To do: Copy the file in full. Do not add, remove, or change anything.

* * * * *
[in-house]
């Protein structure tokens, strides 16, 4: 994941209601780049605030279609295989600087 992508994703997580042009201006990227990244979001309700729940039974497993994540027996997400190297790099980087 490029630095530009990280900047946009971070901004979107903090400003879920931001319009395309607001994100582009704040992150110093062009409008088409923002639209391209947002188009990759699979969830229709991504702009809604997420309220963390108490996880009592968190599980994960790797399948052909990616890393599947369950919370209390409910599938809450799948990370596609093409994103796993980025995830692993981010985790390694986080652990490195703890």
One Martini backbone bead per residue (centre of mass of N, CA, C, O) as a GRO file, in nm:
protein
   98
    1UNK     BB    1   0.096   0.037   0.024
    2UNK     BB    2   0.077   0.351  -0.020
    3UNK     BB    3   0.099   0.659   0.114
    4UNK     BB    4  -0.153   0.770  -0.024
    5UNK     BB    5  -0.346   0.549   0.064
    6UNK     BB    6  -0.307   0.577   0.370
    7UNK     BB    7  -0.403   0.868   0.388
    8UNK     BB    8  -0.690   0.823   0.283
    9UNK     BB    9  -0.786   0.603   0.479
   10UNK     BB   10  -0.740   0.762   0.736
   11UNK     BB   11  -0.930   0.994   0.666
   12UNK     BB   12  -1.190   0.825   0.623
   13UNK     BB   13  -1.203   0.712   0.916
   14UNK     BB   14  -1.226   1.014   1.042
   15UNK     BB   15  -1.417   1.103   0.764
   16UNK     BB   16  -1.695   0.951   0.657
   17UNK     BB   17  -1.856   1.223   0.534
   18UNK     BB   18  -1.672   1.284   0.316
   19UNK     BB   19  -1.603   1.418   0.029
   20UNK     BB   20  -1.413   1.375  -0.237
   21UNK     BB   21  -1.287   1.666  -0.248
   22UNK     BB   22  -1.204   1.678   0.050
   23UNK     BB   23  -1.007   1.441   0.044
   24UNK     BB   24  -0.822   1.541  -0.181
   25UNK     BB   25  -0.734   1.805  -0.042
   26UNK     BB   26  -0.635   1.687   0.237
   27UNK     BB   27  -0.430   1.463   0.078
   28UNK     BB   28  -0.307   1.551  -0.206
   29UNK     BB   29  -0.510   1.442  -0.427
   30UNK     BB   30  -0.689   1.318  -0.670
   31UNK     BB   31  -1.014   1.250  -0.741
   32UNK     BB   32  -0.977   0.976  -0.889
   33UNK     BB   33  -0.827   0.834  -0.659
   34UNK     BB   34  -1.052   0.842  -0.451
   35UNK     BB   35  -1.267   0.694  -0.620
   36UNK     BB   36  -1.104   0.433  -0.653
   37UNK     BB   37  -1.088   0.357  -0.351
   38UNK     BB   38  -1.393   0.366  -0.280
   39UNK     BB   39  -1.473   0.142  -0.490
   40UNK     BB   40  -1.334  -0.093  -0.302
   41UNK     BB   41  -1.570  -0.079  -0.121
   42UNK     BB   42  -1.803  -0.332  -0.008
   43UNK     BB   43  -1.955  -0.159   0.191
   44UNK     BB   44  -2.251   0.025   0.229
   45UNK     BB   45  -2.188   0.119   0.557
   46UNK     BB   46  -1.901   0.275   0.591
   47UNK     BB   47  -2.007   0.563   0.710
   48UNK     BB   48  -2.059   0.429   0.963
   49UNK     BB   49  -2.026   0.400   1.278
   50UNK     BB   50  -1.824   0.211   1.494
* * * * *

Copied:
[in-house]
């Protein structure tokens, strides 16, 4: 994941209601780049605030279609295989600087 992508994703997580042009201006990227990244979001309700729940039974497993994540027996997400190297790099980087 490029630095530009990280900047946009971070901004979107903090400003879920931001319009395309607001994100582009704040992150110093062009409008088409923002639209391209947002188009990759699979969830229709991504702009809604997420309220963390108490996880009592968190599980994960790797399948052909990616890393599947369950919370209390409910599938809450799948990370596609093409994103796993980025995830692993981010985790390694986080652990490195703890």
One Martini backbone bead per residue (centre of mass of N, CA, C, O) as a GRO file, in nm:
protein
   98
    1UNK     BB    1   0.096   0.037   0.024
    2UNK     BB    2   0.077   0.351  -0.020
    3UNK     BB    3   0.099   0.659   0.114
    4UNK     BB    4  -0.153   0.770  -0.024
    5UNK     BB    5  -0.346   0.549   0.064
    6UNK     BB    6  -0.307   0.577   0.370
    7UNK     BB    7  -0.403   0.868   0.388
    8UNK     BB    8  -0.690   0.823   0.283
    9UNK     BB    9  -0.786   0.603   0.479
   10UNK     BB   10  -0.740   0.762   0.736
   11UNK     BB   11  -0.930   0.994   0.666
   12UNK     BB   12  -1.190   0.825   0.623
   13UNK     BB   13  -1.203   0.712   0.916
   14UNK     BB   14  -1.226   1.014   1.042
   15UNK     BB   15  -1.417   1.103   0.764
   16UNK     BB   16  -1.695   0.951   0.657
   17UNK     BB   17  -1.856   1.223   0.534
   18UNK     BB   18  -1.672   1.284   0.316
   19UNK     BB   19  -1.603   1.418   0.029
   20UNK     BB   20  -1.413   1.375  -0.237
   21UNK     BB   21  -1.287   1.666  -0.248
   22UNK     BB   22  -1.204   1.678   0.050
   23UNK     BB   23  -1.007   1.441   0.044
   24UNK     BB   24  -0.822   1.541  -0.181
   25UNK     BB   25  -0.734   1.805  -0.042
   26UNK     BB   26  -0.635   1.687   0.237
   27UNK     BB   27  -0.430   1.463   0.078
   28UNK     BB   28  -0.307   1.551  -0.206
   29UNK     BB   29  -0.510   1.442  -0.427
   30UNK     BB   30  -0.689   1.318  -0.670
   31UNK     BB   31  -1.014   1.250  -0.741
   32UNK     BB   32  -0.977   0.976  -0.889
   33UNK     BB   33  -0.827   0.834  -0.659
   34UNK     BB   34  -1.052   0.842  -0.451
   35UNK     BB   35  -1.267   0.694  -0.620
   36UNK     BB   36  -1.104   0.433  -0.653
   37UNK     BB   37  -1.088   0.357  -0.351
   38UNK     BB   38  -1.393   0.366  -0.280
   39UNK     BB   39  -1.473   0.142  -0.490
   40UNK     BB   40  -1.334  -0.093  -0.302
   41UNK     BB   41  -1.570  -0.079  -0.121
   42UNK     BB   42  -1.803  -0.332  -0.008
   43UNK     BB   43  -1.955  -0.159   0.191
   44UNK     BB   44  -2.251   0.025   0.229
   45UNK     BB   45  -2.188   0.119   0.557
   46UNK     BB   46  -1.901   0.275   0.591
   47UNK     BB   47  -2.007   0.563   0.710
   48UNK     BB   48  -2.059   0.429   0.963
   49UNK     BB   49  -2.026   0.400   1.278
   50UNK     BB   50  -1.824   0.211   1.494